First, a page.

Ecosystem degradation often leads to adverse public health impacts. Unless, however, these impacts are proven and quantified in actionable ways, they remain vague externalities that are not factored into decisions about public health or natural resource use and management. The emergent field of Planetary Health must be more than academic in nature, and if proactively conceived in the context of recognized policy gaps and needs, it is poised to deliver powerful new and compelling arguments that demonstrate the range of critical relationships between the condition of natural systems and human health. The Rockefeller Foundation-Lancet Commission on Planetary Health emphasized the need to “improve risk communication to policymakers and the public” and to “support policymakers to make evidence-informed decisions.” In short, there is an urgent need for the Planetary Health community to inform ongoing local, national, regional, and global policy discussions, and for the Planetary Health community to be informed about the science needed to help address today’s policy gaps.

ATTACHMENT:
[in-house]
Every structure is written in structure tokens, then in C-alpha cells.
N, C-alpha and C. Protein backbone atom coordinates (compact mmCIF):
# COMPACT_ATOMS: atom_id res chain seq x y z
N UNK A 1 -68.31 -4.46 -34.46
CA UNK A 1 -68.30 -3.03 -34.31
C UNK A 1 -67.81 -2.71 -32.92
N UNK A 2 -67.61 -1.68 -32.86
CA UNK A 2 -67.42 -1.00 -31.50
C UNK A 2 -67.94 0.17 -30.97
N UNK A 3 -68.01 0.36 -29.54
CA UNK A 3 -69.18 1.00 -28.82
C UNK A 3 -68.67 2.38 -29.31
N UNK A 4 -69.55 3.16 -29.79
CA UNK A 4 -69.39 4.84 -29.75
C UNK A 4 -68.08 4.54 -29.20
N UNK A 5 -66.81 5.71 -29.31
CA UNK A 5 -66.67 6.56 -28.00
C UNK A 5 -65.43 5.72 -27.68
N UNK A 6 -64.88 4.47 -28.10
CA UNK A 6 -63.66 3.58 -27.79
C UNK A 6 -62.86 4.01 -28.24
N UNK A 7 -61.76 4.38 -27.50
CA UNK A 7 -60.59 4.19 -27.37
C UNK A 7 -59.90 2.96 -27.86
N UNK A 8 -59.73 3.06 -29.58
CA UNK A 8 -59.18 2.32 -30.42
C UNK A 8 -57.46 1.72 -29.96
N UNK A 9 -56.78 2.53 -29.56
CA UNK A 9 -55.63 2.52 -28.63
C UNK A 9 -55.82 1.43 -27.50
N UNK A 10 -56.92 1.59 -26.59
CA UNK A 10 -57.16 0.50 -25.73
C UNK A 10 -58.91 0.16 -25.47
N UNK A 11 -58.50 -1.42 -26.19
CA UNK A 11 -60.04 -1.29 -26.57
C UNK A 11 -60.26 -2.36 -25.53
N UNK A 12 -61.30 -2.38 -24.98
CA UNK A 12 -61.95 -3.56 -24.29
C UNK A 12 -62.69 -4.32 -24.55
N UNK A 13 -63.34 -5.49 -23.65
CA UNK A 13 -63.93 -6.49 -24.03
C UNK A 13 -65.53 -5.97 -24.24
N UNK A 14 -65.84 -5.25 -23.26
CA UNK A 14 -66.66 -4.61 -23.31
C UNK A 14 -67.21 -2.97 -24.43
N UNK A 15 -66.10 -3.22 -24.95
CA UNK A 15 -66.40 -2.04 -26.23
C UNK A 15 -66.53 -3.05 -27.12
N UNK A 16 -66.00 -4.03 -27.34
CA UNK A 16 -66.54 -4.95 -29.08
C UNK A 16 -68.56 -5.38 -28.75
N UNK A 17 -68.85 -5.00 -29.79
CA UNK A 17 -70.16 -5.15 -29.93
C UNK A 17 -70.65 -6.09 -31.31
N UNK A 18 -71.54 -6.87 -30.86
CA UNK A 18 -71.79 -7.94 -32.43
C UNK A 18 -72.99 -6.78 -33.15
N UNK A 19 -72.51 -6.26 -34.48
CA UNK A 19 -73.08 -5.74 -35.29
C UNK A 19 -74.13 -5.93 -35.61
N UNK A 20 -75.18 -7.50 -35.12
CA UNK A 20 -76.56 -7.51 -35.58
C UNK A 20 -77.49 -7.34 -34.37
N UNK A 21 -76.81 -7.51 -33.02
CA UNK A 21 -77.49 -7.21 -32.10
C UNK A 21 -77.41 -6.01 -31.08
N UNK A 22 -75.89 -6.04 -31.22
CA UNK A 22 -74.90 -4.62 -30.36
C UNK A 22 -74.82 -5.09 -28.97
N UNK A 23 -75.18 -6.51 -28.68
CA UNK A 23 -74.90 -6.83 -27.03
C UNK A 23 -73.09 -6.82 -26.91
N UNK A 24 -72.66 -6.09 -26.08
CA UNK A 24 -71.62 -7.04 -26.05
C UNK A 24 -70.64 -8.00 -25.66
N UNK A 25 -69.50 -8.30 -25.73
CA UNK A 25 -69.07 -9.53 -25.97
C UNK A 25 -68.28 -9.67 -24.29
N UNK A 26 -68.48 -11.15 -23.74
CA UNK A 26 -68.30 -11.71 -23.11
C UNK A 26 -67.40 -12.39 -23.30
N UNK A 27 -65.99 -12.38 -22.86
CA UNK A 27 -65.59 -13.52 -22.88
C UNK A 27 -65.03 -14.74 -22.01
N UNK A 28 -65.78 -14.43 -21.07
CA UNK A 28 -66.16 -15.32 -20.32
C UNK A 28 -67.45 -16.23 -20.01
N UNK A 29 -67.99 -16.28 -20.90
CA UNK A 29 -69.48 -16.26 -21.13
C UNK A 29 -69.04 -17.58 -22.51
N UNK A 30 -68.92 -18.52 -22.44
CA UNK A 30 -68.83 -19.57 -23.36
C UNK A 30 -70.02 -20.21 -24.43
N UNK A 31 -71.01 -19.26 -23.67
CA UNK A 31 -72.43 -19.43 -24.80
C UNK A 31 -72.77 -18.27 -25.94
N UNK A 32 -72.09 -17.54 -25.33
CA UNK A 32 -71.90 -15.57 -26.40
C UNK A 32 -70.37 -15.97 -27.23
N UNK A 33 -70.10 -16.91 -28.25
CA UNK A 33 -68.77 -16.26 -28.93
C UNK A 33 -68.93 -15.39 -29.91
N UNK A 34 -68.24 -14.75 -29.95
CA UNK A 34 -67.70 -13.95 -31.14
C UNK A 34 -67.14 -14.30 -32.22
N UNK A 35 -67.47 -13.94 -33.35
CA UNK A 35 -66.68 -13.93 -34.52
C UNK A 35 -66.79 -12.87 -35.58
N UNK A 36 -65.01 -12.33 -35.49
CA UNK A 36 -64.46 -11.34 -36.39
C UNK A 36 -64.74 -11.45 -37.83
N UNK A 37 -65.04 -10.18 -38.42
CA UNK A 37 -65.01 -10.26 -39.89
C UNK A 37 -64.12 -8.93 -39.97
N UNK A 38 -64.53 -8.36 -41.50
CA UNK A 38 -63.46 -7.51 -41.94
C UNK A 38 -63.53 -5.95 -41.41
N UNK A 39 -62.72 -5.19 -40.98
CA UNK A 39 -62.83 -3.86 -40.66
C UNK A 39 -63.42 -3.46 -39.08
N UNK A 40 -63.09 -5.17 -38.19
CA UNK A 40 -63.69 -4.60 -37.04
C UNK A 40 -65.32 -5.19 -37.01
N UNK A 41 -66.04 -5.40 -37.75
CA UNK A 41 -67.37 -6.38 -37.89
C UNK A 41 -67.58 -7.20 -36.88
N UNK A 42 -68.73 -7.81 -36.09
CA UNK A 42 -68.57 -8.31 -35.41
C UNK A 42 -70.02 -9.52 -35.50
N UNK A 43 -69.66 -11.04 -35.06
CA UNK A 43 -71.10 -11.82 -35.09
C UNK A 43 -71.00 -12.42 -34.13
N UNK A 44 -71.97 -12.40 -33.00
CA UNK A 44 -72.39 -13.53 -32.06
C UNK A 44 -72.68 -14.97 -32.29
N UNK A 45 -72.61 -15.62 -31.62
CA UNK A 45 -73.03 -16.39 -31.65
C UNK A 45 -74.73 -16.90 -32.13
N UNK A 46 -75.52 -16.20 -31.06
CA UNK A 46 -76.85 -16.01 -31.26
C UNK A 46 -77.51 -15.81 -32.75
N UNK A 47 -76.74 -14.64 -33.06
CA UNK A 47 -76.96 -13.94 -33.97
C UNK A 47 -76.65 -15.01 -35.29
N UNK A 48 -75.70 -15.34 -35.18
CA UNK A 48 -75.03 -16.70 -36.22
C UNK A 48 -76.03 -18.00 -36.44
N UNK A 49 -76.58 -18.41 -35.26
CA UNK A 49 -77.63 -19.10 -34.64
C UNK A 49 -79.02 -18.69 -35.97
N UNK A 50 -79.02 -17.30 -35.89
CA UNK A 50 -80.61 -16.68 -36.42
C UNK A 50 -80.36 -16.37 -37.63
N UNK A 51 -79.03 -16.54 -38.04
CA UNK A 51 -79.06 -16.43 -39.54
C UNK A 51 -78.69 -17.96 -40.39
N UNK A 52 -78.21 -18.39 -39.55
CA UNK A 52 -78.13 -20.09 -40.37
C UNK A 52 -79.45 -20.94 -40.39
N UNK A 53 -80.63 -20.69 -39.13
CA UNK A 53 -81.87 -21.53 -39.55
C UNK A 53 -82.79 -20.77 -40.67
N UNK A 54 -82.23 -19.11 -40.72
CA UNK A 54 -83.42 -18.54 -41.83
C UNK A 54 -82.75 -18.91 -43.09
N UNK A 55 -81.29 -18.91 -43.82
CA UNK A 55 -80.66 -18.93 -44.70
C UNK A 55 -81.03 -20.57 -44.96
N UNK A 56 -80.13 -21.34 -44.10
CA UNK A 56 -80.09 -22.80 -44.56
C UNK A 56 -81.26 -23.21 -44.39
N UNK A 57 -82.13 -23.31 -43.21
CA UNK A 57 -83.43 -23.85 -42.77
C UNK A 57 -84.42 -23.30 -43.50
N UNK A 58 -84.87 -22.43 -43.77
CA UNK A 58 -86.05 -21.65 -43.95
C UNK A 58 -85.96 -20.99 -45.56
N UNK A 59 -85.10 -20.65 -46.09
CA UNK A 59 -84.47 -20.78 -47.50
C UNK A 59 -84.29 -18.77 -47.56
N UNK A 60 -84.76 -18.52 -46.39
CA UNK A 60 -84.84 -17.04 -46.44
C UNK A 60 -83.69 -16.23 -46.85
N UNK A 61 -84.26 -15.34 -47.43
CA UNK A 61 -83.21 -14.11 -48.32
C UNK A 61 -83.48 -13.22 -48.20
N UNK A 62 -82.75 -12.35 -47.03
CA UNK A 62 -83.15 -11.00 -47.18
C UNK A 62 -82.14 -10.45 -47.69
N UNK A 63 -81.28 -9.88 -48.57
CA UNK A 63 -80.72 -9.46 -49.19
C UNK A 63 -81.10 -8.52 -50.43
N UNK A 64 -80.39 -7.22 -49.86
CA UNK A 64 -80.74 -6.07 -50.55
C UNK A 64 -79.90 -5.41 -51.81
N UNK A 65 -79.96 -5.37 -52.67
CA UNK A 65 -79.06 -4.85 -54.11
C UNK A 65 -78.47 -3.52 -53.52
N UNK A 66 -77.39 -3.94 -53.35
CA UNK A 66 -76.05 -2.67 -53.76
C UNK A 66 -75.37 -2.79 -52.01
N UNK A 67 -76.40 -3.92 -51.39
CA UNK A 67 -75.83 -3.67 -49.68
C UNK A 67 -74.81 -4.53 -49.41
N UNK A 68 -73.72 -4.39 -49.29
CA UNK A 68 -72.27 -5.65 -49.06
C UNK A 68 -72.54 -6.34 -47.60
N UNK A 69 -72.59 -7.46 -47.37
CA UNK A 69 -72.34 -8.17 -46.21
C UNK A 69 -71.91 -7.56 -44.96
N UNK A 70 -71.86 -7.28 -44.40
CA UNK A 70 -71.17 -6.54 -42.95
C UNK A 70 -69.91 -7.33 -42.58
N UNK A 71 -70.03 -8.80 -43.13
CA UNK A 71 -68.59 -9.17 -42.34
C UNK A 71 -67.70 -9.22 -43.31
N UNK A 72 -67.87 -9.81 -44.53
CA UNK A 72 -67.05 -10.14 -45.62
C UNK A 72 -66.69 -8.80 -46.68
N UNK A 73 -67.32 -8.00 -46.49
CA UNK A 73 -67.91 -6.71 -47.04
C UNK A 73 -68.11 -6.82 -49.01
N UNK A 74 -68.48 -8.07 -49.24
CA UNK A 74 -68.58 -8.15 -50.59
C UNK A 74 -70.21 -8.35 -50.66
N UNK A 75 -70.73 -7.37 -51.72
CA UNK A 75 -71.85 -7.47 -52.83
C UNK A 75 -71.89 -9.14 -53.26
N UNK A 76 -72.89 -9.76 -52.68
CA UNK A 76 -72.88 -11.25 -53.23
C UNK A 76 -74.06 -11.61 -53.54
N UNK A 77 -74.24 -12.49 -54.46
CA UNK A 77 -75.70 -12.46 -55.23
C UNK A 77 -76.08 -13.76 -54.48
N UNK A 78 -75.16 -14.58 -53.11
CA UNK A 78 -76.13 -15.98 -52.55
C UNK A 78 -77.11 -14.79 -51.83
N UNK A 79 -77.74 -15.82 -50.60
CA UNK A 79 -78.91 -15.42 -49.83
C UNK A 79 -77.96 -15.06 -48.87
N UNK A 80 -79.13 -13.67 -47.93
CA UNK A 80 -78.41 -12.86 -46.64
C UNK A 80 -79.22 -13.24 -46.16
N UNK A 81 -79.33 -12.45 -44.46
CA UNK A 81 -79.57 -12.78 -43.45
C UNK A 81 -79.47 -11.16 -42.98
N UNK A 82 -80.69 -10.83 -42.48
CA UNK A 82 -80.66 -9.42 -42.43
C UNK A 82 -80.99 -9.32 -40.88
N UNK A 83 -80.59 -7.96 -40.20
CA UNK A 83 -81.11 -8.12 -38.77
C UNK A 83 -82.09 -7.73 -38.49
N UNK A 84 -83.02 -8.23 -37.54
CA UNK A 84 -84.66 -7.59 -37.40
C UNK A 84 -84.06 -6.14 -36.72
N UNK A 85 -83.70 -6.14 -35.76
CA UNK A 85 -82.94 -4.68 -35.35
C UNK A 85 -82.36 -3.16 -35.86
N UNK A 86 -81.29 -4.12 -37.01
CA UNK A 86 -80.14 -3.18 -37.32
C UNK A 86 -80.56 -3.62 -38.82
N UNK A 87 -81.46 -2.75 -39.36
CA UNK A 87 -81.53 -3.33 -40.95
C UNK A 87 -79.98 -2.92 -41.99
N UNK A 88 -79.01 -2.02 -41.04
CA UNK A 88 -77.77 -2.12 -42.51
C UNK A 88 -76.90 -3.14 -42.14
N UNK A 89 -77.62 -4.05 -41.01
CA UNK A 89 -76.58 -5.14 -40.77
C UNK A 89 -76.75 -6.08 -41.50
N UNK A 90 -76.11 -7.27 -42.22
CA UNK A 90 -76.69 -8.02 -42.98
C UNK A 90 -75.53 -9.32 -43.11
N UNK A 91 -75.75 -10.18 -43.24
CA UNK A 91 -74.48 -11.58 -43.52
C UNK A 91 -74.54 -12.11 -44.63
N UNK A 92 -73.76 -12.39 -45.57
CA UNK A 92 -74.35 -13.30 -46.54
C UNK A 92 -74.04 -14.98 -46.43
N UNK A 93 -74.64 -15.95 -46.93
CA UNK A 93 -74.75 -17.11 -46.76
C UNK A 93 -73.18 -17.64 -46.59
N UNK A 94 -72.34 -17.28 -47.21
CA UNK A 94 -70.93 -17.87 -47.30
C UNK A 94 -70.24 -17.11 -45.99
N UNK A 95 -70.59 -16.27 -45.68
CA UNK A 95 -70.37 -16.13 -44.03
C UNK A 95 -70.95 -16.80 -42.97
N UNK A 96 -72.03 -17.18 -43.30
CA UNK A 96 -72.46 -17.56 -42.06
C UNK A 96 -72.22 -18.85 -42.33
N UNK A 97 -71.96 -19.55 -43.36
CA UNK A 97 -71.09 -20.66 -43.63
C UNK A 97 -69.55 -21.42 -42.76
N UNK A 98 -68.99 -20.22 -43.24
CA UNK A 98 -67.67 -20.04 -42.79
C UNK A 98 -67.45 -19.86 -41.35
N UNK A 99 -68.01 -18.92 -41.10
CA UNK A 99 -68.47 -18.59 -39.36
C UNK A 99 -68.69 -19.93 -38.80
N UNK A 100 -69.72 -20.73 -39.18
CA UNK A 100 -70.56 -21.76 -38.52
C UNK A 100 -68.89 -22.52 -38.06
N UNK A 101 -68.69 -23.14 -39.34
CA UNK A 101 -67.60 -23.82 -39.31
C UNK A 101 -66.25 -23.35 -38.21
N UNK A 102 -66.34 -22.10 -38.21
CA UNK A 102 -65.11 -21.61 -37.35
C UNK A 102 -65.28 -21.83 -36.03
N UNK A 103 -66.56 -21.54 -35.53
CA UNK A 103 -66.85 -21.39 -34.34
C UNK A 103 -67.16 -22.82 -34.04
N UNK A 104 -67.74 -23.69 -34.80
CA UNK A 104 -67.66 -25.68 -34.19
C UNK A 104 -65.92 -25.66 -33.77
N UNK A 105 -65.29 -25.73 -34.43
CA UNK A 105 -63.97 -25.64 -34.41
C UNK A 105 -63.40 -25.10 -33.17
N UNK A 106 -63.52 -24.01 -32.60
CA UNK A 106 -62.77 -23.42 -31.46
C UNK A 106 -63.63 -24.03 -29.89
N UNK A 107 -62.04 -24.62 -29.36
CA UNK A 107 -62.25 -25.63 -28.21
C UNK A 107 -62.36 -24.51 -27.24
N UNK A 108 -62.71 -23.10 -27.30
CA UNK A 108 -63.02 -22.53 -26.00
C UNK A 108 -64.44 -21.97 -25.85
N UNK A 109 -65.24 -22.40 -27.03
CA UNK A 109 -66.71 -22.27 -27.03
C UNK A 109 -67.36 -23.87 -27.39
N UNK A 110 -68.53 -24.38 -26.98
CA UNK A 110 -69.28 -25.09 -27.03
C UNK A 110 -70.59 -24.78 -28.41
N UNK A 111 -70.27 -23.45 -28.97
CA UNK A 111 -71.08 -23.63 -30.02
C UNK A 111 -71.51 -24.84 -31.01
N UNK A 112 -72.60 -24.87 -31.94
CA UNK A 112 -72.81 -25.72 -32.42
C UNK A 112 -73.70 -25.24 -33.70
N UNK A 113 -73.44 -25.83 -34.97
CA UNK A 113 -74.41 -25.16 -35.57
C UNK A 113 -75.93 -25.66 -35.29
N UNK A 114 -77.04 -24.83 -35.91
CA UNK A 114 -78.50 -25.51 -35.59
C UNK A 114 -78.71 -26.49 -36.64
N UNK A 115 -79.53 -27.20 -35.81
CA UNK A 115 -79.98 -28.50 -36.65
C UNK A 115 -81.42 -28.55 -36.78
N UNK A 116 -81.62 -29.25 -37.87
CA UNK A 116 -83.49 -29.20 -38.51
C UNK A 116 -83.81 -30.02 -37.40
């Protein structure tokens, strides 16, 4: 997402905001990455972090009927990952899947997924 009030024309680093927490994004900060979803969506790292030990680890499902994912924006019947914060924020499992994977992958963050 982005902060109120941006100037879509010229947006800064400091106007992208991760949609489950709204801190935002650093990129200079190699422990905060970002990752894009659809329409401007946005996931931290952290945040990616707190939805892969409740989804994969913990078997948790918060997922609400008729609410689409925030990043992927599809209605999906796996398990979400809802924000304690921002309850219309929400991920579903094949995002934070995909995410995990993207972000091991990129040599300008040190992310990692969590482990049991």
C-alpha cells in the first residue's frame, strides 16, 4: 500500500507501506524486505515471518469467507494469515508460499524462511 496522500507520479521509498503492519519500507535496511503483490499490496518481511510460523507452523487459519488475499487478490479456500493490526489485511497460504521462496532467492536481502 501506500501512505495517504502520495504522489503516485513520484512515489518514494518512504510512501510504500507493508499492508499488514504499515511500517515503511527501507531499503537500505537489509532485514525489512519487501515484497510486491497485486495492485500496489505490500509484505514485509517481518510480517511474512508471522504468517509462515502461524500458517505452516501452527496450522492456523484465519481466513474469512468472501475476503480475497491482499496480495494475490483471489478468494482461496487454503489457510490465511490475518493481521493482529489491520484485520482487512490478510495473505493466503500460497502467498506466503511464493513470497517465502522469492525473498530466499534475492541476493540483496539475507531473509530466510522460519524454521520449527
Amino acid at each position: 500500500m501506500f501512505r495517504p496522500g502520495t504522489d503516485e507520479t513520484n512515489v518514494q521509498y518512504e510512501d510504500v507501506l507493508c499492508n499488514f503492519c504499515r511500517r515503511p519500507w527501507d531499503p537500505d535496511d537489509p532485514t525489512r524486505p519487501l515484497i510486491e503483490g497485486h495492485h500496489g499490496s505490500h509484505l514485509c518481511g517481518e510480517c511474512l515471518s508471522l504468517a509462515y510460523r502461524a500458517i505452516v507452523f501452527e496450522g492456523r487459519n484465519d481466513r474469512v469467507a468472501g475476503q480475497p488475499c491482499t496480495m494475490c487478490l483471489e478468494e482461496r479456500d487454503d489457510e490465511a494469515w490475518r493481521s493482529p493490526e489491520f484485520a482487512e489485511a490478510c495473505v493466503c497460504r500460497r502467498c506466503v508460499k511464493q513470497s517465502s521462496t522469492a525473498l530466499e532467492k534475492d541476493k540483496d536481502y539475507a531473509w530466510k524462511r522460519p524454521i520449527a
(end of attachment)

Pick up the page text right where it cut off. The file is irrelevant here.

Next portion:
The work of the Planetary Health Alliance has an important science policy component. Led by Dr. Montira Pongsiri and Dr. Steve Osofsky, PHA science policy activities will aim to apply PHA science directly to inform decision-making, policy and practice. To achieve this, PHA science policy engagement involves a range of activities including, but not limited to:
- education of / awareness raising among decision- and policy-makers;
- seeking perspectives from decision- and policy-makers about the science they need to address key policy gaps;
- identifying policy entry points at local, national, regional and global levels where understanding of environmental change-human health relationships could directly inform best management practice, policy, and action;
- identifying decision-support tools already in use which could be enhanced with scientific data on environmental change-human health relationships; and,
- strategic partnering with other groups working on science to policy translation and application so as to share planetary health science policy experiences and further develop and document best practices on science policy engagement.
If you are involved in science policy engagement regarding relationships between ecosystem alteration and public health outcomes, we'd welcome learning more about your work. Please get in touch by reaching out to: email@example.com.